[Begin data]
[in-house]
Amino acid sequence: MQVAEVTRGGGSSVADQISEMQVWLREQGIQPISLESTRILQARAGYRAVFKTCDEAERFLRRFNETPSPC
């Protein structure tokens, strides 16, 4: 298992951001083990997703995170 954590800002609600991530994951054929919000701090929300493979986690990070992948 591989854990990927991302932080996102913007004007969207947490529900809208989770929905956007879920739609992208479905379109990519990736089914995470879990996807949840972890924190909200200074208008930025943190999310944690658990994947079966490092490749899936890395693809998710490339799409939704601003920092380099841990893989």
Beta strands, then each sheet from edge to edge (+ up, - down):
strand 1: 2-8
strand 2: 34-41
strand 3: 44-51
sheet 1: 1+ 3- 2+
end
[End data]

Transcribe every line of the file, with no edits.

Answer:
[in-house]
Amino acid sequence: MQVAEVTRGGGSSVADQISEMQVWLREQGIQPISLESTRILQARAGYRAVFKTCDEAERFLRRFNETPSPC
């Protein structure tokens, strides 16, 4: 298992951001083990997703995170 954590800002609600991530994951054929919000701090929300493979986690990070992948 591989854990990927991302932080996102913007004007969207947490529900809208989770929905956007879920739609992208479905379109990519990736089914995470879990996807949840972890924190909200200074208008930025943190999310944690658990994947079966490092490749899936890395693809998710490339799409939704601003920092380099841990893989």
Beta strands, then each sheet from edge to edge (+ up, - down):
strand 1: 2-8
strand 2: 34-41
strand 3: 44-51
sheet 1: 1+ 3- 2+
end